Starting next school year, Union students will have the option to take part in the Naval Junior Reserve Officer Training Corps (NJROTC) program.

The Union R-XI School District announced at Tuesday’s board of education meeting it has reached an agreement with the Washington School District that will allow a group of Union students to take part in the program.

Superintendent Dr. Steve Weinhold said under the agreement, the district has to pay one-seventh of the instructor’s salary.

The NJROTC program was started at Washington High School at the beginning of the 2014-15 school year. Students from St. Francis Borgia Regional High School joined onto the program in the first year.

School Board President Dr. Virgil Weideman said the district has looked at getting a JROTC program at the school for years, but has been told it isn’t an option.

Weideman said he’s been told the programs are based on need in the area and the Franklin County region is full. In addition to the Navy program at WHS, a Marine Corps JROTC operates in the Meramec Valley R-III School District and students in St. Clair can take part in the Air Force JROTC.

“Kudos for making this happen,” Weideman said. 

In order for UHS students to take part in the program, they’ll have to go to WHS. 

UHS Principal Amy Kain said, so far, 30 students have signed up for the program. She said Union has up to 35 allotted spaces. 

“I’m pretty excited with the number of students we have enrolled,” she said.

The course will be one credit for Union students. She said the students will actually start their day earlier to take part in the program.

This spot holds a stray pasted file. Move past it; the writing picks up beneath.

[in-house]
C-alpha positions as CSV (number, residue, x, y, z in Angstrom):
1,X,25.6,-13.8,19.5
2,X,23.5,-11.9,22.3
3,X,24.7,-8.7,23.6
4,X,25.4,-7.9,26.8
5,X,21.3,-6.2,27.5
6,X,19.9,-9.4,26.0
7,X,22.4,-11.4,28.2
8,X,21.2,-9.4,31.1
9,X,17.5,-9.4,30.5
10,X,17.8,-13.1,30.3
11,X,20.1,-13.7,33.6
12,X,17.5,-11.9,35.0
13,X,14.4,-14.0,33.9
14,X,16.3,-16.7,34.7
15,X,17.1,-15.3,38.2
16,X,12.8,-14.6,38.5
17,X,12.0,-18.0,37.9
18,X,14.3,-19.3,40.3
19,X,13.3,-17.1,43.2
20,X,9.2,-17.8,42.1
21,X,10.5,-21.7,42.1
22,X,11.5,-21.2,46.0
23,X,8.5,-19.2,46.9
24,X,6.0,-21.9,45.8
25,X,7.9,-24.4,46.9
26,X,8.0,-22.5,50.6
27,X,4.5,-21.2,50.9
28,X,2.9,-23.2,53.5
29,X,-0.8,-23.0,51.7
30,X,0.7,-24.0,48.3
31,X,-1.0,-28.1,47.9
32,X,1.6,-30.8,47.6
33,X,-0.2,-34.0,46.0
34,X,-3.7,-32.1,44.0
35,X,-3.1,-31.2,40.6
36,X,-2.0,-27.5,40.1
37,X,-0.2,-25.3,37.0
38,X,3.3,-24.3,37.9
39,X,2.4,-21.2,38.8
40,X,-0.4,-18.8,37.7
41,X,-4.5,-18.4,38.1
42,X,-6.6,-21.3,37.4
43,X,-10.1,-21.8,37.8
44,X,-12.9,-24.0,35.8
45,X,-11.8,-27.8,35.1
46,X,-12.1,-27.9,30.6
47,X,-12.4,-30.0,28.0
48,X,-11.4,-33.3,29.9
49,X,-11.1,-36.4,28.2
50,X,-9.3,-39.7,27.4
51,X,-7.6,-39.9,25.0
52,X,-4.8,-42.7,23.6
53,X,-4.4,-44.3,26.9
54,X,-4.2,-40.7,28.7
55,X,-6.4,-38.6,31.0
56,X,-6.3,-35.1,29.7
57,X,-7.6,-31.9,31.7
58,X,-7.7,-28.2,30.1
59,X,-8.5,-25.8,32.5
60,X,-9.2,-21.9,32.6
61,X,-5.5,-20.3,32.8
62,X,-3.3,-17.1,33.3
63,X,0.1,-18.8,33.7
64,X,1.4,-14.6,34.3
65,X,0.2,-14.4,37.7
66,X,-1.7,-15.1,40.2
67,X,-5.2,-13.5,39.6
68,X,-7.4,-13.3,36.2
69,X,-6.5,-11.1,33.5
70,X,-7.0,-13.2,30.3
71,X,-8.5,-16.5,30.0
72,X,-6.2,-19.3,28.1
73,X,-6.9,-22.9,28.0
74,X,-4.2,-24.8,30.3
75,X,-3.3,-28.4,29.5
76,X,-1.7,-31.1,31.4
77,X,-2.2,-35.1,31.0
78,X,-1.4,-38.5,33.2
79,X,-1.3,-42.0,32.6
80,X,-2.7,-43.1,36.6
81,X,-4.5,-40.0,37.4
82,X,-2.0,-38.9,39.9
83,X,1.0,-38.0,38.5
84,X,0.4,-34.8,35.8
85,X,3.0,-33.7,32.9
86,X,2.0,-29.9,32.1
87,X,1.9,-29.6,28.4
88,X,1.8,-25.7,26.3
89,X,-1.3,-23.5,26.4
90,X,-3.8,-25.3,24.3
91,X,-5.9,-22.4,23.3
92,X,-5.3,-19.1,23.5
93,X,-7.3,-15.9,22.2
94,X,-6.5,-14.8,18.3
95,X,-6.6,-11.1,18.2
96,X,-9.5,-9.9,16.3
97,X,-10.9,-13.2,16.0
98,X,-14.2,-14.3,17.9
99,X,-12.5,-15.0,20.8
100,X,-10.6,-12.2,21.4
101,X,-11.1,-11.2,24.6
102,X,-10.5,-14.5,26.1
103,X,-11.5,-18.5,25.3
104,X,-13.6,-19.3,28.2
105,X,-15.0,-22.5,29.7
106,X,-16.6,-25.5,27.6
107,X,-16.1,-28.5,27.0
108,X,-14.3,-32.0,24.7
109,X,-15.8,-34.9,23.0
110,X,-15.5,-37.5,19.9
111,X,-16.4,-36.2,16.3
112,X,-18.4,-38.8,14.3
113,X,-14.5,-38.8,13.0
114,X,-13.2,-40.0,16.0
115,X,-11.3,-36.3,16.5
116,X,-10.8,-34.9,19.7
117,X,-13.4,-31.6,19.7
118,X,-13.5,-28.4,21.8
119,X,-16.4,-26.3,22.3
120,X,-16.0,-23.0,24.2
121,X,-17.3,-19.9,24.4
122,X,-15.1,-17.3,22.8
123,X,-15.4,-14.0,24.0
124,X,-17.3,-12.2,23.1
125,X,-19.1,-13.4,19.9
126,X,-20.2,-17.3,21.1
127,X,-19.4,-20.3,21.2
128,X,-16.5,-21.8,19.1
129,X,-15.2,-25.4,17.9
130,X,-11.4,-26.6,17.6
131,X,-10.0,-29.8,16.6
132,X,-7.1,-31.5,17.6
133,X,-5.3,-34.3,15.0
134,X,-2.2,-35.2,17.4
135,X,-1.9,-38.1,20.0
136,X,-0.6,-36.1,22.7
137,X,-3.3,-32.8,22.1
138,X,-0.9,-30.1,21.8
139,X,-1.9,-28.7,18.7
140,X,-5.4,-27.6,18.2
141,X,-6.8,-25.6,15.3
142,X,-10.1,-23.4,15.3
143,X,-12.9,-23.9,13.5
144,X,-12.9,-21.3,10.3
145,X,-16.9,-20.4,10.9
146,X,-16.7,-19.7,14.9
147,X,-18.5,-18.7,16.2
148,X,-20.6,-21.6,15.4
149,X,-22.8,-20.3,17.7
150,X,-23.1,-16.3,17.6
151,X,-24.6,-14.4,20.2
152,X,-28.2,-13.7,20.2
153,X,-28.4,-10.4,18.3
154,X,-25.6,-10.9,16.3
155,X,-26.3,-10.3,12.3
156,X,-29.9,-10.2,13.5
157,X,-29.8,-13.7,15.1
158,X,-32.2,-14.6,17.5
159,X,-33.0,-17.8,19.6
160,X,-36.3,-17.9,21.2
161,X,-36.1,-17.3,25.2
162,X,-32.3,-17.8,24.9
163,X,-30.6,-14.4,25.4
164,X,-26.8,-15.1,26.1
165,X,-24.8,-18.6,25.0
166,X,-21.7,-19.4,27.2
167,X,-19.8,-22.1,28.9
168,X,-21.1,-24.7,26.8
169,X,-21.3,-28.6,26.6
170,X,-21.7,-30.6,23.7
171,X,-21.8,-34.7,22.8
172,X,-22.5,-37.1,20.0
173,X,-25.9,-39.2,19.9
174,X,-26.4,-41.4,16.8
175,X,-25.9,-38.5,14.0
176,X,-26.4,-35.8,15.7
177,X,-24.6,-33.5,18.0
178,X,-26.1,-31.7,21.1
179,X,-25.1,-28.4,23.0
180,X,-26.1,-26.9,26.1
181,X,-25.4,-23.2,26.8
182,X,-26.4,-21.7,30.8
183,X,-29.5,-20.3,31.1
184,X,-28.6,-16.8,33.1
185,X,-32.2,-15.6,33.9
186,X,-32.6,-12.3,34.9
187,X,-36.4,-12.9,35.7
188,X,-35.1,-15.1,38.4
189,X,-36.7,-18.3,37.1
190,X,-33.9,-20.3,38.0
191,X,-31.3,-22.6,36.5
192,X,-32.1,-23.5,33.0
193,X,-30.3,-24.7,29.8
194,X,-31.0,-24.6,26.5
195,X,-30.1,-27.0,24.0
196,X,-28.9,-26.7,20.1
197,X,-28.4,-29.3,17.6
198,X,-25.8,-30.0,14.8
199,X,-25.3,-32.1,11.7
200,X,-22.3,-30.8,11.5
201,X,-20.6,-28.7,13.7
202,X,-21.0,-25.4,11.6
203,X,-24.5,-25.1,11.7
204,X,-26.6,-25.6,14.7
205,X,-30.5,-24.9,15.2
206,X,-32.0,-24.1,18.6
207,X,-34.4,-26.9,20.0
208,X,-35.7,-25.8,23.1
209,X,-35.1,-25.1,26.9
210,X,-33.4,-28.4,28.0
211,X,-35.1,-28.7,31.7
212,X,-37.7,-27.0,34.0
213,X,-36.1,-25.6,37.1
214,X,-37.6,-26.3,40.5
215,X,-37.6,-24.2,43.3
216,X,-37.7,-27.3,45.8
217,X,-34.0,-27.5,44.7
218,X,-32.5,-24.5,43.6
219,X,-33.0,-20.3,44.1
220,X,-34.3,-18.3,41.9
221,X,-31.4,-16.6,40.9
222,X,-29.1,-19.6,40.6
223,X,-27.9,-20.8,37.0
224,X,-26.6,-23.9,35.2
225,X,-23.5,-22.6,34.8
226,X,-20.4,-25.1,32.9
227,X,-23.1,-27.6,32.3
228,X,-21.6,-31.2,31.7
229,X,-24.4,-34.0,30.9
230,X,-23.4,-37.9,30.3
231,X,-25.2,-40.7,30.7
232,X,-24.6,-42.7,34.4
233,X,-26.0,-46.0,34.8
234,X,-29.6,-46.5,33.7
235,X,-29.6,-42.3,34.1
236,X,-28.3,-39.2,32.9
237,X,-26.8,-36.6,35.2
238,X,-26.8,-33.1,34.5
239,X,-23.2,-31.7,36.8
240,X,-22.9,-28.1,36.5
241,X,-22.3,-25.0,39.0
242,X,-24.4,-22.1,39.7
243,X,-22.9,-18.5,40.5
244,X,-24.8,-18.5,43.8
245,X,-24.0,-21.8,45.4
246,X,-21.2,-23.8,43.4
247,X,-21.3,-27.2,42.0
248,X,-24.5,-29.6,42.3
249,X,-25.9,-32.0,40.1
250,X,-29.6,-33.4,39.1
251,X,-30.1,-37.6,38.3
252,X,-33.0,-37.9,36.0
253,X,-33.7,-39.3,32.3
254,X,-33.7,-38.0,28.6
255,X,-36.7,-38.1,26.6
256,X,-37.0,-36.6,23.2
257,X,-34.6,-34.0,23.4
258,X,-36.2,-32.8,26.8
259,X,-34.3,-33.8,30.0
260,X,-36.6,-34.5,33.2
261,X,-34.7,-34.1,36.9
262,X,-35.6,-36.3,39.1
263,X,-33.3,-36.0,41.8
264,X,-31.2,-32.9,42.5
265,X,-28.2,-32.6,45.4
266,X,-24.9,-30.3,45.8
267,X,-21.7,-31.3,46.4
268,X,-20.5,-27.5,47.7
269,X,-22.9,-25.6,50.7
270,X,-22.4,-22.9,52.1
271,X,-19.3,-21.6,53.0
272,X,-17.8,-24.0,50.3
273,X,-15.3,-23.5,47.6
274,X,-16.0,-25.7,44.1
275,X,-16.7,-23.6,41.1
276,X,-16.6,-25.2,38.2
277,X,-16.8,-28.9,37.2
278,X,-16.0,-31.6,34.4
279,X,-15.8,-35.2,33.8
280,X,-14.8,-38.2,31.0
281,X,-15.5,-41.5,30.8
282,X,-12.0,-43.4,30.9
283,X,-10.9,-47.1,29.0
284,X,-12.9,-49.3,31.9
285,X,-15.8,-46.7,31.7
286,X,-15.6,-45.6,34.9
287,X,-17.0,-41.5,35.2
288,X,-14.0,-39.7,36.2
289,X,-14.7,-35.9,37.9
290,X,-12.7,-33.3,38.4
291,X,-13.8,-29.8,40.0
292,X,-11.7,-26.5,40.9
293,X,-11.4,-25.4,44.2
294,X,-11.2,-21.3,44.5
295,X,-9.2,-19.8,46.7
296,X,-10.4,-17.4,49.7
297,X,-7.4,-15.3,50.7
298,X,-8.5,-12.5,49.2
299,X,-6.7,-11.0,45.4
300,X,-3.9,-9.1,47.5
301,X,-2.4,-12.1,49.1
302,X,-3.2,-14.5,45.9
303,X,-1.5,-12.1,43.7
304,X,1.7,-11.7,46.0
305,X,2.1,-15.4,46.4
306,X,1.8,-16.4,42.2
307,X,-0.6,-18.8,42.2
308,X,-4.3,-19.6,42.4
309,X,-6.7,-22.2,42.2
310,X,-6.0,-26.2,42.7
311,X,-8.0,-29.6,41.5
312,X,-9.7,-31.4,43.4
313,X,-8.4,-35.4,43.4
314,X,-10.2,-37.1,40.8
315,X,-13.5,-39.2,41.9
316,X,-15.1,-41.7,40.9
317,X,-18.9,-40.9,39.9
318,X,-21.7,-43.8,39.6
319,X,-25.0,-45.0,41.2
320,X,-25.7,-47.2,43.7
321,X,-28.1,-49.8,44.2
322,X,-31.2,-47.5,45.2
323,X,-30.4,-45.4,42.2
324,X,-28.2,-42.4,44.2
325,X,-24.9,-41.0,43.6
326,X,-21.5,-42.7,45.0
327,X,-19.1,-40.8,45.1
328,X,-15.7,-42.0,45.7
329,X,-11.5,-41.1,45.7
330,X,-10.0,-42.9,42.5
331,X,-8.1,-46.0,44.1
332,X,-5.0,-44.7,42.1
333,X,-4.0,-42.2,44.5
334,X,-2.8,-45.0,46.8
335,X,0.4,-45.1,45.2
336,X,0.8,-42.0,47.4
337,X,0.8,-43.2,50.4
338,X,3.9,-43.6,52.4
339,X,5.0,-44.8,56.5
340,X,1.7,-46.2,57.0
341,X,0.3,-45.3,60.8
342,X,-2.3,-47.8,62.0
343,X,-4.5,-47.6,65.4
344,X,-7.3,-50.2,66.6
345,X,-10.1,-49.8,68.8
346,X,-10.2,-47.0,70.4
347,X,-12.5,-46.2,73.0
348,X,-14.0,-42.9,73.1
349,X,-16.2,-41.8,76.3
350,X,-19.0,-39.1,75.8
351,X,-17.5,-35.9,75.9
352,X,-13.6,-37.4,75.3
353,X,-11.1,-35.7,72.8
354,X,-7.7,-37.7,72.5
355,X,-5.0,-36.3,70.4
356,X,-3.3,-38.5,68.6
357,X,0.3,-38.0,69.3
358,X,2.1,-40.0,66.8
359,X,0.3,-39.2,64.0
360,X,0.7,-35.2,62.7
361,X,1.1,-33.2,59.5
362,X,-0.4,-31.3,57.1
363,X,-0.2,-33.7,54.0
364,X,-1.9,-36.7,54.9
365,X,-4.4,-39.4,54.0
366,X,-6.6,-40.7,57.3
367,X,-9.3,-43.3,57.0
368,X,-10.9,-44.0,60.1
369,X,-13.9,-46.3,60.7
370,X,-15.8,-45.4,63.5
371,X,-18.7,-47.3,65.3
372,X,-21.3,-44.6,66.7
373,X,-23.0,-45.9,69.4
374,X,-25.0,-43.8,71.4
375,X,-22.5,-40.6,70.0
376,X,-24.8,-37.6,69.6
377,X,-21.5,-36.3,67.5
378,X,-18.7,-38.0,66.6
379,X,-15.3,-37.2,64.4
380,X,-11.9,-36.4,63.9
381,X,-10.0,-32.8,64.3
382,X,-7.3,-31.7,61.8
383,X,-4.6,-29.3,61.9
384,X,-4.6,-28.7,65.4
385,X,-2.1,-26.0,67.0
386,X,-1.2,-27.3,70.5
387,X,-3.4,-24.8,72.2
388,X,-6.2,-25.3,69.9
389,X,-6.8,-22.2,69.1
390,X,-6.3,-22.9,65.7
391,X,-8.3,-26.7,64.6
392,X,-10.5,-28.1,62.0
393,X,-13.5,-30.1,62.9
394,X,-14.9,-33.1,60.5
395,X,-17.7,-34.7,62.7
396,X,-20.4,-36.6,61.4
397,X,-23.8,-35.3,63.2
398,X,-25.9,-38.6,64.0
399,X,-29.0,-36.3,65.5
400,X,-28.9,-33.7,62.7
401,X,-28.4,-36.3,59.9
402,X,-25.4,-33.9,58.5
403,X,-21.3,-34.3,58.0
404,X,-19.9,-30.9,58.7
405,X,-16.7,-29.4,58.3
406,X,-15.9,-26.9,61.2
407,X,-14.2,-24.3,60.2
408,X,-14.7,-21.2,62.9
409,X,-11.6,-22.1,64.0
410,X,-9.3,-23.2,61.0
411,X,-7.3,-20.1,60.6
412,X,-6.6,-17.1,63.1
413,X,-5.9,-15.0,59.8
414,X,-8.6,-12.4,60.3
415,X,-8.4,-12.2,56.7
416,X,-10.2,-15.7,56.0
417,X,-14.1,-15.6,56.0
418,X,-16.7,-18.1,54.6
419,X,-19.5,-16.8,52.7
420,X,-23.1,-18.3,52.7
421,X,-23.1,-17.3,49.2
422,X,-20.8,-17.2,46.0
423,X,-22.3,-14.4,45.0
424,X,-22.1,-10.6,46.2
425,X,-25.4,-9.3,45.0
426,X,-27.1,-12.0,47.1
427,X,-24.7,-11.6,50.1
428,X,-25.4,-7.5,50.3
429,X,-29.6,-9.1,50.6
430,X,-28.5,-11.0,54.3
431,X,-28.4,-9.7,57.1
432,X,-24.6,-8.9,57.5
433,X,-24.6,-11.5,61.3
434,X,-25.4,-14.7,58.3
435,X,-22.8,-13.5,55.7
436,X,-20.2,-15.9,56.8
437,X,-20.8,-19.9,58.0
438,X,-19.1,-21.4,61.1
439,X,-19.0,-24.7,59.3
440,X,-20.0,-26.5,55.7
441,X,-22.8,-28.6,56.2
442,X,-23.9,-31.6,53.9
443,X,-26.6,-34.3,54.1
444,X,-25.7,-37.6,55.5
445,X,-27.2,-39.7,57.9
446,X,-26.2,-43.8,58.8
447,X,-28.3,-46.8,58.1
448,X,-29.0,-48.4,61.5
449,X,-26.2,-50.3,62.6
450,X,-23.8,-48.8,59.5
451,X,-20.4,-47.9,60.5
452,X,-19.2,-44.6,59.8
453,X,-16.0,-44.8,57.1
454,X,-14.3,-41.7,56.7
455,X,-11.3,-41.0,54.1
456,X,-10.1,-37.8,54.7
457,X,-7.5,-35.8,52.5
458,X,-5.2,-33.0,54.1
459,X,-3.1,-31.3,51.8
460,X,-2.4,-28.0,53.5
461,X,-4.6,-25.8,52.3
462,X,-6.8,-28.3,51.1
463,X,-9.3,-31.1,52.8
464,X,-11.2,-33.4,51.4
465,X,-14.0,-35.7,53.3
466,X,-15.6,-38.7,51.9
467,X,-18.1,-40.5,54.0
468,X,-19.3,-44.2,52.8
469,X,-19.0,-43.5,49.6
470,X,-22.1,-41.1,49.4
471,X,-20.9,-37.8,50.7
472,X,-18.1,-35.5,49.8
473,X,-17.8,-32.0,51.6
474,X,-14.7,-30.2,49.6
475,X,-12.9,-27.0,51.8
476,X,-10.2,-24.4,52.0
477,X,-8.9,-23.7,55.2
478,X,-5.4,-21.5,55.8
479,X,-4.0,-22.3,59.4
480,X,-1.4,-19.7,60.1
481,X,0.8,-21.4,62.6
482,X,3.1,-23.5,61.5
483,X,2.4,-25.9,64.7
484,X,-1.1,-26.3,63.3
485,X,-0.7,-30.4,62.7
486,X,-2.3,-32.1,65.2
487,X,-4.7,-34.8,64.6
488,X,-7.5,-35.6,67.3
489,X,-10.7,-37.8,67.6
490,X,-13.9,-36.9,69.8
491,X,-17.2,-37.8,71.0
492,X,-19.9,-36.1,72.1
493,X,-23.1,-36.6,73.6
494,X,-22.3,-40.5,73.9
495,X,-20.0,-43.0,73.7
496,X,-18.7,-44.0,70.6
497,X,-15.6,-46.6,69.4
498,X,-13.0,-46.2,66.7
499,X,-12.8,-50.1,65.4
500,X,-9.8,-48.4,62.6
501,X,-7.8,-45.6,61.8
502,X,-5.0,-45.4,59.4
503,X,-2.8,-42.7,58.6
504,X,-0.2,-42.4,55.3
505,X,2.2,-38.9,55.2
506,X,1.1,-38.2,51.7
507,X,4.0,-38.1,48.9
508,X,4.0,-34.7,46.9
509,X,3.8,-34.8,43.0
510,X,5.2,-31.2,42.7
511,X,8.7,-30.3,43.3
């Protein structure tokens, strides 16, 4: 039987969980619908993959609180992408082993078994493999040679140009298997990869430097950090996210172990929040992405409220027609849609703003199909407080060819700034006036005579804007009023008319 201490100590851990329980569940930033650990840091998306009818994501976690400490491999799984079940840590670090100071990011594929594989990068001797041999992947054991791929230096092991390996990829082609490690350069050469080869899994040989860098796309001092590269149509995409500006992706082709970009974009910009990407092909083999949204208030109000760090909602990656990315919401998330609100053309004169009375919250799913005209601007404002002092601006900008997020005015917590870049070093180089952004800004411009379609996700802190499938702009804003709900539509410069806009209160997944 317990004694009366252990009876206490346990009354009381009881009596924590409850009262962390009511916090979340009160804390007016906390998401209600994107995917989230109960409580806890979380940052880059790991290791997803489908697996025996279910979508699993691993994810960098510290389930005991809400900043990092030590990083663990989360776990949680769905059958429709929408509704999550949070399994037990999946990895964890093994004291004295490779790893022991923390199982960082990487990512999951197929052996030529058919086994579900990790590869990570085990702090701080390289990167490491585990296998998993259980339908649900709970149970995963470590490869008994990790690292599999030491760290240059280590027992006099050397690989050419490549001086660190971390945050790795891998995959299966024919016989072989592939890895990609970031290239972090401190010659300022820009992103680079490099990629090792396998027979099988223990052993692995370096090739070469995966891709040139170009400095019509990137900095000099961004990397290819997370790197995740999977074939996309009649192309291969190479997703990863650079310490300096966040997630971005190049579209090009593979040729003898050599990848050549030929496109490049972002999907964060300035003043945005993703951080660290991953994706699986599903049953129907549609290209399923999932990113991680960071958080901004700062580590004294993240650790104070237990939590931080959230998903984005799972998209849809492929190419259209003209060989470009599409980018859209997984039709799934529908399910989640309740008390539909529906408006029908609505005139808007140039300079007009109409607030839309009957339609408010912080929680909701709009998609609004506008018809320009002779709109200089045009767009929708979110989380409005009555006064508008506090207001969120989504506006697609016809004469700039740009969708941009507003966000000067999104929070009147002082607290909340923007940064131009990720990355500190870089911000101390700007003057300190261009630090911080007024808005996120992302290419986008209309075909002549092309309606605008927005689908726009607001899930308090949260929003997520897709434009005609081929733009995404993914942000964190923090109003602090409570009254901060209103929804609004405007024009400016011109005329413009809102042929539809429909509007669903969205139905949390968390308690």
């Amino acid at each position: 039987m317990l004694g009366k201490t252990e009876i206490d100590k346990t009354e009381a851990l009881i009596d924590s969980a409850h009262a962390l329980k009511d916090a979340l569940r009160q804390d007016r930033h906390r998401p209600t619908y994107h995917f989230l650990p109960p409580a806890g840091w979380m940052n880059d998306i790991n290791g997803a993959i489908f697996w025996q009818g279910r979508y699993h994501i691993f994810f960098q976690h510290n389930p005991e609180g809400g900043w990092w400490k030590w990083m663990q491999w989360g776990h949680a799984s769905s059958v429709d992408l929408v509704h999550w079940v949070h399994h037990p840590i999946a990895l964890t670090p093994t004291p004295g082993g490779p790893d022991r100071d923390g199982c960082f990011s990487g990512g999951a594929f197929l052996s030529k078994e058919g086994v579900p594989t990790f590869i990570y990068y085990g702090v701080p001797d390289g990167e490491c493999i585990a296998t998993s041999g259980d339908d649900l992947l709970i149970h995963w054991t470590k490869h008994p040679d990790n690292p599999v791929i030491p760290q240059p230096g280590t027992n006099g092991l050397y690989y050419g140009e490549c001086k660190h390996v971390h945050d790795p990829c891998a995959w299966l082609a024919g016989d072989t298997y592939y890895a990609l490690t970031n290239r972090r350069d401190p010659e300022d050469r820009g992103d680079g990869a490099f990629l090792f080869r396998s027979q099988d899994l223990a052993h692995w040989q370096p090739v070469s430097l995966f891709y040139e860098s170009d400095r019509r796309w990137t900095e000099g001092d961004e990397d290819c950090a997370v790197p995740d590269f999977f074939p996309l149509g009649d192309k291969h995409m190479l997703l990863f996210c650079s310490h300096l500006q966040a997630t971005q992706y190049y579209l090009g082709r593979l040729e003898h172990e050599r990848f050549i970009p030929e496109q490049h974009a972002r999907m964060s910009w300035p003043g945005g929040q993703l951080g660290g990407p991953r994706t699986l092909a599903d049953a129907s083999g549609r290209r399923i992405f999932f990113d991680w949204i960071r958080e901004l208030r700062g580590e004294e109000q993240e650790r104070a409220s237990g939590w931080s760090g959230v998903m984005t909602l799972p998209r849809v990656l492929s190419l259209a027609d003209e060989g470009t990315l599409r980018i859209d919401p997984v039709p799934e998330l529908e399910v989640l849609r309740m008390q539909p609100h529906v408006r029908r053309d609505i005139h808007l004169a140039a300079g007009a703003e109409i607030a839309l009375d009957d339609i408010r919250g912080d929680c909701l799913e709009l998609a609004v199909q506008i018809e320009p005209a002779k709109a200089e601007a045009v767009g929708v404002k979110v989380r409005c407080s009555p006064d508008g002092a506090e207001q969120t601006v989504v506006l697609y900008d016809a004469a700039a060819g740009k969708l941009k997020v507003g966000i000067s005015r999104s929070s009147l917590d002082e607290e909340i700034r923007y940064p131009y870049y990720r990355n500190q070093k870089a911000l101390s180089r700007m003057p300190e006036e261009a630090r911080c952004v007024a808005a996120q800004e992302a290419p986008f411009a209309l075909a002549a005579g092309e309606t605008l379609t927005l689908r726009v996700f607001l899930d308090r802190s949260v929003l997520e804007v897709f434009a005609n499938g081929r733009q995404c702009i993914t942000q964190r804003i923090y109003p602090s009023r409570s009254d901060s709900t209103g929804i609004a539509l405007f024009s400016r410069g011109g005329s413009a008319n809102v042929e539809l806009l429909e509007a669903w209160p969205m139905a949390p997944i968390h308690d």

The plan is to leave UHS at 7 a.m. to go to Washington, Kain said. The class will run from 7:25 to 8:15 a.m. 

Students will be bused back to UHS, hopefully in time to get ready for second hour.

Kain said she was a little nervous about the time frame, but students have already shown an interest and a willingness to start their day earlier. 

Weinhold said in addition to helping pay the instructor’s salary, the district might have to foot the bill for uniforms. That doesn’t seem to be the case for the first year.

Weinhold said the current instructor, Master Sgt. Tim Gates, has informed Union that they have uniforms right now.

The program acts like a modified basic training, Weinhold said. The students learn a lot of things, but there’s an emphasis on leadership.

The leadership component is a big plus, Weinhold said. Students also are taught self-discipline, respect and teamwork.

Weideman said he has family members who have been through the JROTC program and he is a big fan. 

“I’ve seen the results of the program,” he said. “It’s a lot about leadership and they come out as very fine young adults.”

Weinhold said Washington has been great to work with throughout the entire process. 

Program Background

The curriculum is approved by the Department of Defense and starts with Naval Science 1.

The class is offered as a regular high school elective course. Students will have regular class time and military training incorporated in the class.

They also will participate in many extracurricular events with the area ROTC and Navy programs.

The NJROTC program was established by law in 1964 and may be found in Title 10, U.S. Code, Chapter 102.

The program is conducted at accredited secondary schools throughout the nation, by instructors who are retired Navy, Marine Corps and Coast Guard officers and enlisted personnel.

The NJROTC curriculum emphasizes citizenship and leadership development, as well as maritime heritage, the significance of sea power and naval topics such as the fundamentals of naval operations, seamanship, navigation and meteorology.

Classroom instruction is augmented throughout the year by community service activities, drill competition, field meets, flights, visits to naval activities, marksmanship training, and other military training.